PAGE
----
LuminosHahnemuhle

American InkjetMediaStreet

*AgfaPhoto GmbH (Germany)**Agfa-Gevaert NV (Belgium)

[6] See: Table 2 in “A Review of Accelerated Test Methods For Predicting The ImageLife of Digitally-Printed Photographs – Part II,” by Henry Wilhelm, IS&T’s NIP20:2004 International Conference on Digital Printing Technologies, pp. 664–669,November 1, 2004, available at www.wilhelm-research.com

*AgfaPhoto GmbH (Germany) **Agfa-Gevaert NV (Belgium)

[7] See Table 2 in WIR Display Permanence Ratings for Current Products in the4x6-inch Printer Category, Wilhelm Imaging Research, Inc., December 7, 2004,available at www.wilhelm-research.com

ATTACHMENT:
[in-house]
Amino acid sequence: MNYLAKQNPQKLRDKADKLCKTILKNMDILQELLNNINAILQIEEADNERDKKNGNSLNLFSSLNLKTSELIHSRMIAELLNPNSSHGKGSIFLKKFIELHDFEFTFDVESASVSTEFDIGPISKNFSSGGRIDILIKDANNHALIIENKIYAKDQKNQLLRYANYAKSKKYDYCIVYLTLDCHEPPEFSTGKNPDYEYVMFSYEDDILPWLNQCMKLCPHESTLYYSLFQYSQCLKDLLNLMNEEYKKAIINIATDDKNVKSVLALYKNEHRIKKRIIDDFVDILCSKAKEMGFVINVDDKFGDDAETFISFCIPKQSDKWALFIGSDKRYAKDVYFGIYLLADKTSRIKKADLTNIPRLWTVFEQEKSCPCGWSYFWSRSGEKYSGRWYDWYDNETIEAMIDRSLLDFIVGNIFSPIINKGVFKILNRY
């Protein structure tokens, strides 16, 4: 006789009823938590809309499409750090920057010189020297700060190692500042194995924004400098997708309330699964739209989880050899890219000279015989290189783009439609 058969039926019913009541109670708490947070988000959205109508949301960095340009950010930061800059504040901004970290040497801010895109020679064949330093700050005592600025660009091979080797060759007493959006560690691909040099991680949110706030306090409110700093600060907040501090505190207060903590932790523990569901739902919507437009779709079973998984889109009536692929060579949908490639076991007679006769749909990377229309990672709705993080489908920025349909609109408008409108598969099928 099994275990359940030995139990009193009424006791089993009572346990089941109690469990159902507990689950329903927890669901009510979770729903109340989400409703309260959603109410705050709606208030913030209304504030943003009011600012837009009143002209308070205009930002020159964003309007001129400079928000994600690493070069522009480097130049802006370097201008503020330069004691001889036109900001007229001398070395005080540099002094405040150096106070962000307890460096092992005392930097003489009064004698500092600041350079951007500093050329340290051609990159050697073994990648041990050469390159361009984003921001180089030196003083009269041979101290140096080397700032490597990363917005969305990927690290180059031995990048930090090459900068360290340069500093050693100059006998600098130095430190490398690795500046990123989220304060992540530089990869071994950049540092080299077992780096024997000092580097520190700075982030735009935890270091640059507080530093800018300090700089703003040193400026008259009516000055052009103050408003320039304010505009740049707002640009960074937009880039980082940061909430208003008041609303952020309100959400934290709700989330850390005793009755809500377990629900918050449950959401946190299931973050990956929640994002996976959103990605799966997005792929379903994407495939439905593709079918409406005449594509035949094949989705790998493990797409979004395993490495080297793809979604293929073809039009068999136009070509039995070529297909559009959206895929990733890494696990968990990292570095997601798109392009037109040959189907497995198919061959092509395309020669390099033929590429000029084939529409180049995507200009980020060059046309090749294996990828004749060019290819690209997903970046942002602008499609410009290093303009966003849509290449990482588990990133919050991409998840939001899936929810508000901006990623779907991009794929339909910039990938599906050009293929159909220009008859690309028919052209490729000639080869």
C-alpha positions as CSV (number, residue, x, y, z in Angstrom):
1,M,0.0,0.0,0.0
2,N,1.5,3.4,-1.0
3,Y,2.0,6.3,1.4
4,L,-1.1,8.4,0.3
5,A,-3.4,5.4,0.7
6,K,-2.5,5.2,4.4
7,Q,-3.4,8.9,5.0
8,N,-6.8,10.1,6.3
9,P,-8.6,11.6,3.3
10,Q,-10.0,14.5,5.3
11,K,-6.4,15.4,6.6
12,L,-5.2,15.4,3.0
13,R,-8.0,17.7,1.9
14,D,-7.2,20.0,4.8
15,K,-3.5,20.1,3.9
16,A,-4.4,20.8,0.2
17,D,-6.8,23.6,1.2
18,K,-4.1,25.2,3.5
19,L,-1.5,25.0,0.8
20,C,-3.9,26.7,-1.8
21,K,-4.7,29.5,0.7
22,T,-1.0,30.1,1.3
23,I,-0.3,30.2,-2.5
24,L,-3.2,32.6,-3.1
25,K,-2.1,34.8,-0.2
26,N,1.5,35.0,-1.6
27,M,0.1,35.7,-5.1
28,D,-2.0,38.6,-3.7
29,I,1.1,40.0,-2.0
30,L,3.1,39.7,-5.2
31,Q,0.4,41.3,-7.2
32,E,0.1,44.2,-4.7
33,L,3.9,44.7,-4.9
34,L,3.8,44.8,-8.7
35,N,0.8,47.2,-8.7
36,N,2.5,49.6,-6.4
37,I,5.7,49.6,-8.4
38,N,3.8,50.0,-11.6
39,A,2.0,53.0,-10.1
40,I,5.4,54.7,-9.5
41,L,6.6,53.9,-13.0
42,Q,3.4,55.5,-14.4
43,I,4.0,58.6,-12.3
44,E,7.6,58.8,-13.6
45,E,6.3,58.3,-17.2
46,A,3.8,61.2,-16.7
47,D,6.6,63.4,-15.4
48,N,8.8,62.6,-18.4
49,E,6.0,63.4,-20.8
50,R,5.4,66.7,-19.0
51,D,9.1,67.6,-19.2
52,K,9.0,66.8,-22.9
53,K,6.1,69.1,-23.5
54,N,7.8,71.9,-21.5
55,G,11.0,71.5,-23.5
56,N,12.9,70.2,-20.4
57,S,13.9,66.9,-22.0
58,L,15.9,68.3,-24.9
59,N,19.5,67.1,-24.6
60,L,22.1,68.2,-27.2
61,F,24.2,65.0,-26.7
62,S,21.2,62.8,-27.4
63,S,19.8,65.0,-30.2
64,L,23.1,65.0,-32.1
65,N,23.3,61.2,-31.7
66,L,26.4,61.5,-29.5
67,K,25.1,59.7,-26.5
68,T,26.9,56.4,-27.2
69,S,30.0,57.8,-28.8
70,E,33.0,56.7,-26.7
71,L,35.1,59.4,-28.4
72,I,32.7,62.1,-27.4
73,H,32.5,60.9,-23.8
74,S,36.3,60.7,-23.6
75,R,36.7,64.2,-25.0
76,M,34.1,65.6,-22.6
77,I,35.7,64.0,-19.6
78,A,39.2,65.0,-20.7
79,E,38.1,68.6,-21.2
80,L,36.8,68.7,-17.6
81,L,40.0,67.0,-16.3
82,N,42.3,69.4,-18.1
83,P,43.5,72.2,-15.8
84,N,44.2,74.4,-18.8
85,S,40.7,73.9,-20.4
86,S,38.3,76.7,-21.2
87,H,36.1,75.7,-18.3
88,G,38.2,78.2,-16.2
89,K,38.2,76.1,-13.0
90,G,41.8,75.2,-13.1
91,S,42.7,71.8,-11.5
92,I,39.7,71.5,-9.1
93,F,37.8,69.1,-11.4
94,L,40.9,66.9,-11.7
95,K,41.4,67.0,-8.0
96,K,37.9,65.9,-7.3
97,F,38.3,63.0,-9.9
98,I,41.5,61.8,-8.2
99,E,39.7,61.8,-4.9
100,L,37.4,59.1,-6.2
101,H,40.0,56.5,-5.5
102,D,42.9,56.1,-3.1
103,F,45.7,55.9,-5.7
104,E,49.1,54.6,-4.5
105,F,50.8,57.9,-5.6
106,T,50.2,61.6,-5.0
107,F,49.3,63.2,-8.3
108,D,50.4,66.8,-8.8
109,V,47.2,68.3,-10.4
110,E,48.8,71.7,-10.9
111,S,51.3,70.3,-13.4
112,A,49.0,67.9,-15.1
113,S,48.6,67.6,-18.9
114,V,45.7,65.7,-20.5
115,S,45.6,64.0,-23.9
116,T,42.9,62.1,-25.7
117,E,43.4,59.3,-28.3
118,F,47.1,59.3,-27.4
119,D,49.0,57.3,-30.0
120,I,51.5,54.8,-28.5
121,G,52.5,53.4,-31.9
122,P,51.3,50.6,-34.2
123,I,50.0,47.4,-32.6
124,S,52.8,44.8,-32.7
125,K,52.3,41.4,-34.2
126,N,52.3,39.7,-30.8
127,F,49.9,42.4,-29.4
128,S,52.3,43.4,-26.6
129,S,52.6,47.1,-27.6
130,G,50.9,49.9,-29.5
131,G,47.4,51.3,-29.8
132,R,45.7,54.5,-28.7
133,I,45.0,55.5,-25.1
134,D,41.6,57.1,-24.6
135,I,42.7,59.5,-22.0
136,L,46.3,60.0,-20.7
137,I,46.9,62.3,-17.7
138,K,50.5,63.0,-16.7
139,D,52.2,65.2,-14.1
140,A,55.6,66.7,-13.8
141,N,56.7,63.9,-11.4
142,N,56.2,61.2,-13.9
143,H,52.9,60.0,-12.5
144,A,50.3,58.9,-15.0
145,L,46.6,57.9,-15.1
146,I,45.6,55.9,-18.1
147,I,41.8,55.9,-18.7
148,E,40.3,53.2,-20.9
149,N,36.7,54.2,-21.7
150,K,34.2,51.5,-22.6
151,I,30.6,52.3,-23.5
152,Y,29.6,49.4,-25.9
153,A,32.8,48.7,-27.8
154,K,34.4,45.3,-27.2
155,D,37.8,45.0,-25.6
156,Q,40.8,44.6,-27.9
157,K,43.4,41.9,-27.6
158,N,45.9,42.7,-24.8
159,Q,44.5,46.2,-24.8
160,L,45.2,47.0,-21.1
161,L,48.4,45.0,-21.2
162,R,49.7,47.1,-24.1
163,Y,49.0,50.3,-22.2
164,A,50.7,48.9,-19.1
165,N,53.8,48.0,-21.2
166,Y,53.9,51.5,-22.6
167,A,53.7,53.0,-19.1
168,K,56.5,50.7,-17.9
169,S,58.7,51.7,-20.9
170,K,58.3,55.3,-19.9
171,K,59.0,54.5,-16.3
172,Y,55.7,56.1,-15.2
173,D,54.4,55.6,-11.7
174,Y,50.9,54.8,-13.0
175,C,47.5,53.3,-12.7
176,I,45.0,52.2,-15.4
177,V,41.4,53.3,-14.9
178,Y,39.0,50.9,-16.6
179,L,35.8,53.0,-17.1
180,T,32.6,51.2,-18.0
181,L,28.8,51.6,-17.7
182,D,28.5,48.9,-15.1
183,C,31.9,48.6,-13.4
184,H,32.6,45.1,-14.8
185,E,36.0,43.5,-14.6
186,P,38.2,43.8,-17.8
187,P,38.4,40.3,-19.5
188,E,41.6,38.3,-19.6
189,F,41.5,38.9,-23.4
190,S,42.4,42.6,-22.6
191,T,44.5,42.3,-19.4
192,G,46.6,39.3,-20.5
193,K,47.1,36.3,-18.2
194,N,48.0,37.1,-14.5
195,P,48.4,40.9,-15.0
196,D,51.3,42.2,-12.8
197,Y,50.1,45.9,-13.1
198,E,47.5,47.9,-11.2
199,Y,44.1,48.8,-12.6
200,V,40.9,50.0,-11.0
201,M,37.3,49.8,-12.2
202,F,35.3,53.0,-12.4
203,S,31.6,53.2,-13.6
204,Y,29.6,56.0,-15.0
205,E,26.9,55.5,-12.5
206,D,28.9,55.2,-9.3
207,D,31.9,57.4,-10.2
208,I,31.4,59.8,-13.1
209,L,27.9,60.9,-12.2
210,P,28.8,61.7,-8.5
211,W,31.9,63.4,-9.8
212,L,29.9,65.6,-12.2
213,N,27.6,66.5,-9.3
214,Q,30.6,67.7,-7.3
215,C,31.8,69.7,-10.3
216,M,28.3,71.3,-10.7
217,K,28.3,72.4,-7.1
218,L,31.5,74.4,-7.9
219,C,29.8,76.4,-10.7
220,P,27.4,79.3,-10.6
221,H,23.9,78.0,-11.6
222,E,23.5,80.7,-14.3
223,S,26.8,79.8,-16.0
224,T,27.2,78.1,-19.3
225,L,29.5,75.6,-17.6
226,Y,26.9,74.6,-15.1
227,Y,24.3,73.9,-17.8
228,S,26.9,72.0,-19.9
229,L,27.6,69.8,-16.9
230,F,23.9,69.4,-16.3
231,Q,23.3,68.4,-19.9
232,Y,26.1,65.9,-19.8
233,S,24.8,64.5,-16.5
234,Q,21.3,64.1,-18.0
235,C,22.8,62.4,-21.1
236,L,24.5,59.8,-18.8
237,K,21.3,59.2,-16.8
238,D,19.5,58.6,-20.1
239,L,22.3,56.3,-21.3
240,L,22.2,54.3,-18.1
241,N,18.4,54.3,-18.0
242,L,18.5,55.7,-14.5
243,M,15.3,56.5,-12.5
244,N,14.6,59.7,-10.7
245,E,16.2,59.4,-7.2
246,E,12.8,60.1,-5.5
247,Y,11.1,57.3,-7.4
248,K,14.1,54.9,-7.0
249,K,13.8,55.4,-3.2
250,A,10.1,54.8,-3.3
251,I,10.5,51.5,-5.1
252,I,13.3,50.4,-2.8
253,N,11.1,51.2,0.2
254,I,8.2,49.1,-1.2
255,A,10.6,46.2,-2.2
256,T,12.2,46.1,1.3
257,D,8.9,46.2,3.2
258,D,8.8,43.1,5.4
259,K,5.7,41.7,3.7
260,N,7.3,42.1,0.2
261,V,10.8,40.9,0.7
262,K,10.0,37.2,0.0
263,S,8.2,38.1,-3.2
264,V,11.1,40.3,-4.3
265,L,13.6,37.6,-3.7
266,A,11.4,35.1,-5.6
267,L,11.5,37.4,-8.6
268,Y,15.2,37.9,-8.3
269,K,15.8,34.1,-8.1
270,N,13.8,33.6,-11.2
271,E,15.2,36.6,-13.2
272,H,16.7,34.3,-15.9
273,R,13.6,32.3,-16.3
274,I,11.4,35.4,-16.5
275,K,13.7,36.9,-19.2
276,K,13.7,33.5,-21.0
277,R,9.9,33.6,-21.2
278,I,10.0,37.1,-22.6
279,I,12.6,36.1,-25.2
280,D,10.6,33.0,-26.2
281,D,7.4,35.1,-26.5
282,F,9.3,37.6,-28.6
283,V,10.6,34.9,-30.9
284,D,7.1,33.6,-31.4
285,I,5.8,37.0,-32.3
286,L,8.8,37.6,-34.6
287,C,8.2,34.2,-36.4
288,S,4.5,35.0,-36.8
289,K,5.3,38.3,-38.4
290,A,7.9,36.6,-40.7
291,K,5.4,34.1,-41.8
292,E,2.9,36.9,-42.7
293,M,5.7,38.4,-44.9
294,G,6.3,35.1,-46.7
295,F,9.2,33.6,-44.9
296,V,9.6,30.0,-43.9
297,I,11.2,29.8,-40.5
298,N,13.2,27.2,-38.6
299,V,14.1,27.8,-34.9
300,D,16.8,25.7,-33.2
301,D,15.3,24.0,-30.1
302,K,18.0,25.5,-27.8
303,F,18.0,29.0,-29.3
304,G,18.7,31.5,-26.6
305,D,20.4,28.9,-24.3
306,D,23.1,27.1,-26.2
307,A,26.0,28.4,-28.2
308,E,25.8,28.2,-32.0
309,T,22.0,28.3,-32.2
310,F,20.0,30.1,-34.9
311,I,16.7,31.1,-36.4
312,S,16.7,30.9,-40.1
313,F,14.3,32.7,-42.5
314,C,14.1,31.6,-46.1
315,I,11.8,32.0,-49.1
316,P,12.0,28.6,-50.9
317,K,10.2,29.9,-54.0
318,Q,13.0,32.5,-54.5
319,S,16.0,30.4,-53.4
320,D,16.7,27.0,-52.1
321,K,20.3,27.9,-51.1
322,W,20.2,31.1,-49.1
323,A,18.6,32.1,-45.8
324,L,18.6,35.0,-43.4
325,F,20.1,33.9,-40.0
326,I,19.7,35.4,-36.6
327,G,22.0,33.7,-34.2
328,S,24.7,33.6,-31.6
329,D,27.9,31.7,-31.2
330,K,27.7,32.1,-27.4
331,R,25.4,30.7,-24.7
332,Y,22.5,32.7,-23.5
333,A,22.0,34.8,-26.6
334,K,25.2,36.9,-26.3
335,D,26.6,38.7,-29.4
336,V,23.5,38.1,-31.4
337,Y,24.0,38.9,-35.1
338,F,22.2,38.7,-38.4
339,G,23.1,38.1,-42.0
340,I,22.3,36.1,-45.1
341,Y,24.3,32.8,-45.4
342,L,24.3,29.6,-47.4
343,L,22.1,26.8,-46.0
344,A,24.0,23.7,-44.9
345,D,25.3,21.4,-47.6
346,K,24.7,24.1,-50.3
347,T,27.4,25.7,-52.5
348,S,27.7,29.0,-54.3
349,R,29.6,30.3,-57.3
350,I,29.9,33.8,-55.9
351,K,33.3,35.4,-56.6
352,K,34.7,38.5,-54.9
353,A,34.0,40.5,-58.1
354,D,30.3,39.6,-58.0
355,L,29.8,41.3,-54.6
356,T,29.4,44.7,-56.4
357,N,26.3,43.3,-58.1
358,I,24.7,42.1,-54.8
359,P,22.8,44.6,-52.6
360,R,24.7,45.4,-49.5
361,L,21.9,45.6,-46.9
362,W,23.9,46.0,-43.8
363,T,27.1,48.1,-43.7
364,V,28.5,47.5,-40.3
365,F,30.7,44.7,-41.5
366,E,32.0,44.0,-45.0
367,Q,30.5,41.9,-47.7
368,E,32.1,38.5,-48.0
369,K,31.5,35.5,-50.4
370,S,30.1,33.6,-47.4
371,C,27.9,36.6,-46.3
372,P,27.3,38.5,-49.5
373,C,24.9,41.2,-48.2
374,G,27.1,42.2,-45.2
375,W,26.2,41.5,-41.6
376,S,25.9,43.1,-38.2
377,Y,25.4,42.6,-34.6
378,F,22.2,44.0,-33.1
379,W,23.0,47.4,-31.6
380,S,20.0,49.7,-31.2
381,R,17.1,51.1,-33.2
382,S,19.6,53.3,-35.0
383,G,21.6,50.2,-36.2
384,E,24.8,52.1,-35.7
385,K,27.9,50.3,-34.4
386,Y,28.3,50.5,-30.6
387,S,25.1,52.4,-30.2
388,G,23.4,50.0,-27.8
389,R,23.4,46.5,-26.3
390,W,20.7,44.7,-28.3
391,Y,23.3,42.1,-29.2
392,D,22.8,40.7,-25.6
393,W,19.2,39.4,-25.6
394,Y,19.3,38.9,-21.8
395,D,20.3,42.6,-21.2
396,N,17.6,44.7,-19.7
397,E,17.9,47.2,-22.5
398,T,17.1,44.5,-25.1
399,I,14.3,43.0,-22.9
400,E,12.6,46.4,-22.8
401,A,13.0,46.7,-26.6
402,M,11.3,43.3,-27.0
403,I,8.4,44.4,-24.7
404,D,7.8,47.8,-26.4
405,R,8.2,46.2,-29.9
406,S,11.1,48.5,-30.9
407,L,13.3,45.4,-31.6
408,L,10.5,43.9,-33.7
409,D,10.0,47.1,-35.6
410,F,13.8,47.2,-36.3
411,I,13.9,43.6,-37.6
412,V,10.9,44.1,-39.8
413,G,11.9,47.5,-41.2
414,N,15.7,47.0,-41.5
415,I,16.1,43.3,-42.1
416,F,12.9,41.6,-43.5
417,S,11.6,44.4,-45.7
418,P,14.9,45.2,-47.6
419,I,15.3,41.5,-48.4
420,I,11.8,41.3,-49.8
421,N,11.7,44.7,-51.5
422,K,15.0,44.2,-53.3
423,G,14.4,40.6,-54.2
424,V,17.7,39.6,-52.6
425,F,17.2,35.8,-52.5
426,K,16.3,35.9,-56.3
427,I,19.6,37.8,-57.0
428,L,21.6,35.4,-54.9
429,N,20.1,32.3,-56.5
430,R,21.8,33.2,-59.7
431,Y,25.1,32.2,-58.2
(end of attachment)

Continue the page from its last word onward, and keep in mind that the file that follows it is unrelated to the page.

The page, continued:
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WIR v3.0 Endpoint at Both 1.0 and 0.6Densities Cool White FluorescentIllumination Years of Display Based on 450lux/12hrs/day Prints Framed Under Glass

[7] Type of Printer/Paper/Ink

1. Epson PictureMate Personal Photo Lab (pigment-based inkjet prints)

• Printed with Epson PictureMate Inks and PictureMate PhotoPaper

2. HP Photosmart 325 and 375 Compact Photo Printers(dye-based inkjet prints)

• Printed using HP Vivera Inks (HP No. 95 or No. 97 Tri-colorcartridges)With HP Premium Plus and HP Premium Photo Papers,High Gloss, Glossy, or Soft Gloss

• HP Photosmart 325 and 375 B&W prints using HP No. 100Gray Photo cartridgeWith HP Premium Plus and HP Premium Photo Papers,High Gloss, Glossy, or Soft Gloss